hide Matching Documents

The documents where this entity occurs most often are shown below. Click on a document to open it.

Document Max. Freq Min. Freq
Harper's Encyclopedia of United States History (ed. Benson Lossing) 1,632 0 Browse Search
Knight's Mechanical Encyclopedia (ed. Knight) 998 0 Browse Search
C. Edwards Lester, Life and public services of Charles Sumner: Born Jan. 6, 1811. Died March 11, 1874. 232 0 Browse Search
Wendell Phillips, Theodore C. Pease, Speeches, Lectures and Letters of Wendell Phillips: Volume 2 156 0 Browse Search
J. B. Jones, A Rebel War Clerk's Diary 142 0 Browse Search
Rebellion Record: a Diary of American Events: Documents and Narratives, Volume 1. (ed. Frank Moore) 138 0 Browse Search
Raphael Semmes, Memoirs of Service Afloat During the War Between the States 134 0 Browse Search
Cambridge History of American Literature: volume 1, Colonial and Revolutionary Literature: Early National Literature: Part I (ed. Trent, William Peterfield, 1862-1939., Erskine, John, 1879-1951., Sherman, Stuart Pratt, 1881-1926., Van Doren, Carl, 1885-1950.) 130 0 Browse Search
Wendell Phillips, Theodore C. Pease, Speeches, Lectures and Letters of Wendell Phillips: Volume 1 130 0 Browse Search
Horace Greeley, The American Conflict: A History of the Great Rebellion in the United States of America, 1860-65: its Causes, Incidents, and Results: Intended to exhibit especially its moral and political phases with the drift and progress of American opinion respecting human slavery from 1776 to the close of the War for the Union. Volume I. 126 0 Browse Search
View all matching documents...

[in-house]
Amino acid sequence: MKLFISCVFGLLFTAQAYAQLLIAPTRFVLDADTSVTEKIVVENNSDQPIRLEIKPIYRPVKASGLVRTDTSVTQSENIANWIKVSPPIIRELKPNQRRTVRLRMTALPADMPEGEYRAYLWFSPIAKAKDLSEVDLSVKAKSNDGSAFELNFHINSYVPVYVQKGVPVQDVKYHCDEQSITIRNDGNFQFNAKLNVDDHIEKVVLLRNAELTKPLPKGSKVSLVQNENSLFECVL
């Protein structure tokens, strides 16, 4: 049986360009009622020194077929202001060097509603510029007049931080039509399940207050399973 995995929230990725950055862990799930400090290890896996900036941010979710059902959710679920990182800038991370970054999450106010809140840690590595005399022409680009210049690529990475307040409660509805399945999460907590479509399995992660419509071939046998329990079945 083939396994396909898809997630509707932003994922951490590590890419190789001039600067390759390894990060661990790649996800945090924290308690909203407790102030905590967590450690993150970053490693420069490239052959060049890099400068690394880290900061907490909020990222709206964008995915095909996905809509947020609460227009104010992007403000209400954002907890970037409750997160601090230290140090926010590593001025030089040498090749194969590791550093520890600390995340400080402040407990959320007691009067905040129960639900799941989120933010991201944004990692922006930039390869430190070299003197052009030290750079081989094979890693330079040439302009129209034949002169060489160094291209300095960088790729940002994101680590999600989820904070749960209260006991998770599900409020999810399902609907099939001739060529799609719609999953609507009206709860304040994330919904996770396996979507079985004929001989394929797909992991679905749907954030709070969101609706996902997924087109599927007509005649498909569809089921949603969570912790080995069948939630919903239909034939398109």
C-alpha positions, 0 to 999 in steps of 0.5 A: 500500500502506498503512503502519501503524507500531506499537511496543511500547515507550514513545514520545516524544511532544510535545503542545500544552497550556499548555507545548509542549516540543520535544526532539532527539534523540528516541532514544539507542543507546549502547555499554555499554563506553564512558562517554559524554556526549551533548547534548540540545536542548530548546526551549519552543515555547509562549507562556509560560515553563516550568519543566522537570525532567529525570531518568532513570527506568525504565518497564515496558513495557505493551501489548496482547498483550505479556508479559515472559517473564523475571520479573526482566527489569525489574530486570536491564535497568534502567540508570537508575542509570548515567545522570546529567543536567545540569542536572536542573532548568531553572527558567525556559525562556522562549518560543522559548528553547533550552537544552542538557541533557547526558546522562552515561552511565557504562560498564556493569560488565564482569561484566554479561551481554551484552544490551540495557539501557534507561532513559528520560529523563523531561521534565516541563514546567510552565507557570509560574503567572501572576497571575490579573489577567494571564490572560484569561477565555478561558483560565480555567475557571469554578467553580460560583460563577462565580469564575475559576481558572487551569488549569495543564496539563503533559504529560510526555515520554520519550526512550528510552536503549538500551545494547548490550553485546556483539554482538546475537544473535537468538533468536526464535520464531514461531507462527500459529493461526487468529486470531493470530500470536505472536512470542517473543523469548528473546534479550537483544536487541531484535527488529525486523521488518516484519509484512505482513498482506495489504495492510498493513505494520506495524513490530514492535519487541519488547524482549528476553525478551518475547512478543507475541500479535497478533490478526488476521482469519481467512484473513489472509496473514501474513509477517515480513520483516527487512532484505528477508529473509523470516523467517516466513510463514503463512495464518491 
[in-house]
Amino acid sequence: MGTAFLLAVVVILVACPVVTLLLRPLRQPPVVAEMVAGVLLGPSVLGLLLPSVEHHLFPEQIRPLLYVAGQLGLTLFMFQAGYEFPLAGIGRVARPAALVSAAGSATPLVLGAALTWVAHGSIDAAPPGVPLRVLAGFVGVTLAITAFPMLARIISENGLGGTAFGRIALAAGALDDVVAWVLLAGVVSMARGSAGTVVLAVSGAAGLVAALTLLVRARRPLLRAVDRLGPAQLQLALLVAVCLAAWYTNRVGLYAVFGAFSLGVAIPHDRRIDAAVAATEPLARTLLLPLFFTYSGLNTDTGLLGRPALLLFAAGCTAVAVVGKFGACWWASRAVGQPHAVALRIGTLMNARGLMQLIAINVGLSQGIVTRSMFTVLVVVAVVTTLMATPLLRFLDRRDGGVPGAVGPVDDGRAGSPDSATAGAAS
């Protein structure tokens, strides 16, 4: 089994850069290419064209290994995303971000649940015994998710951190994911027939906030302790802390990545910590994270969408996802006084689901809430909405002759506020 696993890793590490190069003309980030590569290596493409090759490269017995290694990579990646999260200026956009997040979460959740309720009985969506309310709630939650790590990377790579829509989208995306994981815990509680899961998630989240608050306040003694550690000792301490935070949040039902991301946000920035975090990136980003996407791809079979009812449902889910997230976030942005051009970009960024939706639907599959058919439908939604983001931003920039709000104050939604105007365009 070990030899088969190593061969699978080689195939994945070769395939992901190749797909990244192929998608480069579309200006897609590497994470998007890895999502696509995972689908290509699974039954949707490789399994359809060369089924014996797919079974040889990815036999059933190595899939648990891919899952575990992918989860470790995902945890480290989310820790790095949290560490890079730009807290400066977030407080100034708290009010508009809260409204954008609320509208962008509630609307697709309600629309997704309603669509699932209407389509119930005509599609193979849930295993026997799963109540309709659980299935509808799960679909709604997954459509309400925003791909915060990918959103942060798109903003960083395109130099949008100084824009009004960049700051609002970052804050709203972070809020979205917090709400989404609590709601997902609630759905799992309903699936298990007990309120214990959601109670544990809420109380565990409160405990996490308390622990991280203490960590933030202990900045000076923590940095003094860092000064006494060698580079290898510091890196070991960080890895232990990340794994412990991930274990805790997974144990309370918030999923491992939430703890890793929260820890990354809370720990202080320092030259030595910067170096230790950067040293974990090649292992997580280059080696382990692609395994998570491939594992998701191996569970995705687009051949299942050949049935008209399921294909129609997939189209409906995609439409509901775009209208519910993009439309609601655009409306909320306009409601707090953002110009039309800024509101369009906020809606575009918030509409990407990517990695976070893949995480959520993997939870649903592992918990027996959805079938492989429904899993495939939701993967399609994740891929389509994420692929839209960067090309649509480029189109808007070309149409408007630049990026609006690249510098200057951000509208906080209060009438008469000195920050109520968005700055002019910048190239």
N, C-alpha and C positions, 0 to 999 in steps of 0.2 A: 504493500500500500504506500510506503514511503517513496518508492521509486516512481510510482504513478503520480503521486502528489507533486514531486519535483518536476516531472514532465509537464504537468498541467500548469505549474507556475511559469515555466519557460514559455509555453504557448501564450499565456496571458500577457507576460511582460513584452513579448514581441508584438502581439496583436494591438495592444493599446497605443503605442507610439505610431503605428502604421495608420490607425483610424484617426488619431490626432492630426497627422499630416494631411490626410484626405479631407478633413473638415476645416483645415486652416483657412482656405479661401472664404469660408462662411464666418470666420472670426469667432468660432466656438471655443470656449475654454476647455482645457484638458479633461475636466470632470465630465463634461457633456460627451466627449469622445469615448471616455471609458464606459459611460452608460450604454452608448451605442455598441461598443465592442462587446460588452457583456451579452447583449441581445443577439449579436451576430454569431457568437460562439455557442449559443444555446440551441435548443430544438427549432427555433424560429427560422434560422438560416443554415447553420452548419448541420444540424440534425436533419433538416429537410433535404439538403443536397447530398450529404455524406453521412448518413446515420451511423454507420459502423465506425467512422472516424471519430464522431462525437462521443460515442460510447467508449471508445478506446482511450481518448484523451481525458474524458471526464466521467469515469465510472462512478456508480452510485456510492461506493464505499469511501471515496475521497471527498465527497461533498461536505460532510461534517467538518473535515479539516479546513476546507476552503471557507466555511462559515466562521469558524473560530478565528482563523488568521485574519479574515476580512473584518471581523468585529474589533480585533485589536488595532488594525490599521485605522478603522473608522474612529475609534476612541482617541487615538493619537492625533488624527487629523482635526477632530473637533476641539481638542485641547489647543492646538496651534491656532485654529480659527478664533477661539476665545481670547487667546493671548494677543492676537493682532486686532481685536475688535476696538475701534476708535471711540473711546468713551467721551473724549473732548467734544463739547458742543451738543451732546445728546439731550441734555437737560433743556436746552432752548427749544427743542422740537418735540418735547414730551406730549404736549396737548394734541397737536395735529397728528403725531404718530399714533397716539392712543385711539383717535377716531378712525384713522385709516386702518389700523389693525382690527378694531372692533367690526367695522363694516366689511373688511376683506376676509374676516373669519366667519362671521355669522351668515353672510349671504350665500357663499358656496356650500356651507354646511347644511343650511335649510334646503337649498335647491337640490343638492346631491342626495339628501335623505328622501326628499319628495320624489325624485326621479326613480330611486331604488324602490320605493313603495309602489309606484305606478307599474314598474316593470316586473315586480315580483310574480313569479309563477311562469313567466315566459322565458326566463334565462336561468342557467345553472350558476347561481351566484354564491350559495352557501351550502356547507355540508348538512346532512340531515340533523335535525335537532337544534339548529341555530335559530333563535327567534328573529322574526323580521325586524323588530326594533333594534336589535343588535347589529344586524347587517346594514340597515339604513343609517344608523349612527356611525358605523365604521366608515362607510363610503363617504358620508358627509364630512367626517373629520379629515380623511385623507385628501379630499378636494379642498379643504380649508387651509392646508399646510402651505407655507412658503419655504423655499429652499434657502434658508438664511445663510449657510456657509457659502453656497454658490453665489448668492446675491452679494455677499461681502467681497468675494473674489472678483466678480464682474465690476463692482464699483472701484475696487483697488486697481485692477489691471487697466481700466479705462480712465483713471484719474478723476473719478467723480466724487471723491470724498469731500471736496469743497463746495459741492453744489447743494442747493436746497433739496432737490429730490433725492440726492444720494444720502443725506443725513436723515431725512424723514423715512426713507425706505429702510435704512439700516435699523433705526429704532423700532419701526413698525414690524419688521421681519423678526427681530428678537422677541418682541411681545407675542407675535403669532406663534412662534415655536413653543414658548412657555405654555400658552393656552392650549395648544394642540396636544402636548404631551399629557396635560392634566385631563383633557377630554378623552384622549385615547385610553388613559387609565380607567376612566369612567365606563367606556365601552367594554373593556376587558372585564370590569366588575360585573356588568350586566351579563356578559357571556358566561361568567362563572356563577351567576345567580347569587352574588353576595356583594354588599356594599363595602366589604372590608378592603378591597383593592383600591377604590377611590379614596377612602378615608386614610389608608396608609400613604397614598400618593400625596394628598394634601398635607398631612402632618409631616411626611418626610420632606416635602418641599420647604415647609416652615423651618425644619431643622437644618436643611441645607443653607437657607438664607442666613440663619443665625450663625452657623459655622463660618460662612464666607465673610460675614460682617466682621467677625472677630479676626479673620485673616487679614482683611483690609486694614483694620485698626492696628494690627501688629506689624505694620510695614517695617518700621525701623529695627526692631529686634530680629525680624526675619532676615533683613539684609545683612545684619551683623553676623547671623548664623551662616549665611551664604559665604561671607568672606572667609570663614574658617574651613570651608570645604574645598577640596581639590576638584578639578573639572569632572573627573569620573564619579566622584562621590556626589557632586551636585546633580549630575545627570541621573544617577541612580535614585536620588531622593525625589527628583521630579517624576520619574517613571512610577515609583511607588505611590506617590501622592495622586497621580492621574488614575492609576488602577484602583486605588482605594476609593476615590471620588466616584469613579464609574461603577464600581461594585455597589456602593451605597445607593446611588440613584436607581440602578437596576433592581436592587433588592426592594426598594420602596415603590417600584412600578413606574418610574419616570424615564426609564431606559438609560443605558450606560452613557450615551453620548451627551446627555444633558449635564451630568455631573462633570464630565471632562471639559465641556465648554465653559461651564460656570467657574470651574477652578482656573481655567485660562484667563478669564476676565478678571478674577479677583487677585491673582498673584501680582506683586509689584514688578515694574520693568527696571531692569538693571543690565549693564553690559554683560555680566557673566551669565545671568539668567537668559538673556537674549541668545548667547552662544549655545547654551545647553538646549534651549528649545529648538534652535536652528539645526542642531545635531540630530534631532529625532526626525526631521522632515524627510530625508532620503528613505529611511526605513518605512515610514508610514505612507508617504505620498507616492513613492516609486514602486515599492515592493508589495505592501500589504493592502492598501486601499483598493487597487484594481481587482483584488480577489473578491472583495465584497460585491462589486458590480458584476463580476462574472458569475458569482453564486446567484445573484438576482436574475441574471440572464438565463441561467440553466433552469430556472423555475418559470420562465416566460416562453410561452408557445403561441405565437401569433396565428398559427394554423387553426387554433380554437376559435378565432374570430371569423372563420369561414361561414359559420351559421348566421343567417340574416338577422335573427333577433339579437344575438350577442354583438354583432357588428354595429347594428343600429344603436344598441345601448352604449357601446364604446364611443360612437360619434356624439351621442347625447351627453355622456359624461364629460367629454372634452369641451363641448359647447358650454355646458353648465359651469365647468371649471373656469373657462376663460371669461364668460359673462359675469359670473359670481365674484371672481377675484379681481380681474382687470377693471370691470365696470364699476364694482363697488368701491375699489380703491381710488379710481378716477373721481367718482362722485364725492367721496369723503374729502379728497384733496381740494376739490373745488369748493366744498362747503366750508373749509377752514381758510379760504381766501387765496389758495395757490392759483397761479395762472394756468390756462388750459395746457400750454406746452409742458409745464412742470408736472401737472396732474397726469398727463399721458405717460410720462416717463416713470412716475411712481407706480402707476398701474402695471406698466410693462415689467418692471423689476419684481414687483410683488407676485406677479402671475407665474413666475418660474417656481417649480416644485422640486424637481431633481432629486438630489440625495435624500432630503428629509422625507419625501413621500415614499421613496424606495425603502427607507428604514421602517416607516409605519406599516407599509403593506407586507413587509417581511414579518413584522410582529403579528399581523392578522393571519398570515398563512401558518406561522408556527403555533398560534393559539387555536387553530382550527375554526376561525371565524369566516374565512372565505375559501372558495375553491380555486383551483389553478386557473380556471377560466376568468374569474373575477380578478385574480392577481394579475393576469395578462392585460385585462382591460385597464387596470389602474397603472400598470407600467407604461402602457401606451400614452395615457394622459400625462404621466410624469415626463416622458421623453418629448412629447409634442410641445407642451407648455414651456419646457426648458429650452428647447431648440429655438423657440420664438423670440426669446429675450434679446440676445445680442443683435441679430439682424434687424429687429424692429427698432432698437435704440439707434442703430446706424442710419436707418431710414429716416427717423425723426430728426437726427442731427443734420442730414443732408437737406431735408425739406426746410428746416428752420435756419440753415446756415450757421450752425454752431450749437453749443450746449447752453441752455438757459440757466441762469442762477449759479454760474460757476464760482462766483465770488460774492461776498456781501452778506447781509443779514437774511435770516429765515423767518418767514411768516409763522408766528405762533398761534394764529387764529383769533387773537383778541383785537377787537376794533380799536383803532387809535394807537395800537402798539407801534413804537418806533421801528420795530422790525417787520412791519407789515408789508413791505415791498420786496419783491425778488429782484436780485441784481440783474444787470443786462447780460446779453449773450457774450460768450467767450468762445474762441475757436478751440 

Browsing named entities in Colonel William Preston Johnston, The Life of General Albert Sidney Johnston : His Service in the Armies of the United States, the Republic of Texas, and the Confederate States.. You can also browse the collection for Europe or search for Europe in all documents.

Your search returned 14 results in 8 document sections:

of political theories or philanthropic aspirations, all the motives that impel men to desperate enterprises, had assembled a mixed multitude of restless spirits under the banner of the Lone Star. Here were gathered those indomitable men of battle whom Santa Anna pointedly characterized as the tumultuario of the Mississippi Valley; the ardent youth of the South, burning for glory and military enterprise. Here enthusiasts of constitutional freedom were mingled with adventurous soldiers from Europe; and souls as knightly, generous, and unstained as Bayard's, with outlaws and men of broken and desperate fortunes. Some of the best and some of the worst people in the world were thrown into contact; but in one quality all were alike, a hardihood that no danger could check. Never was an army collected in which the spirit of combat was more supreme. Manhood and personal prowess were the standards of superiority among these men, and they followed their chosen leaders with a fidelity and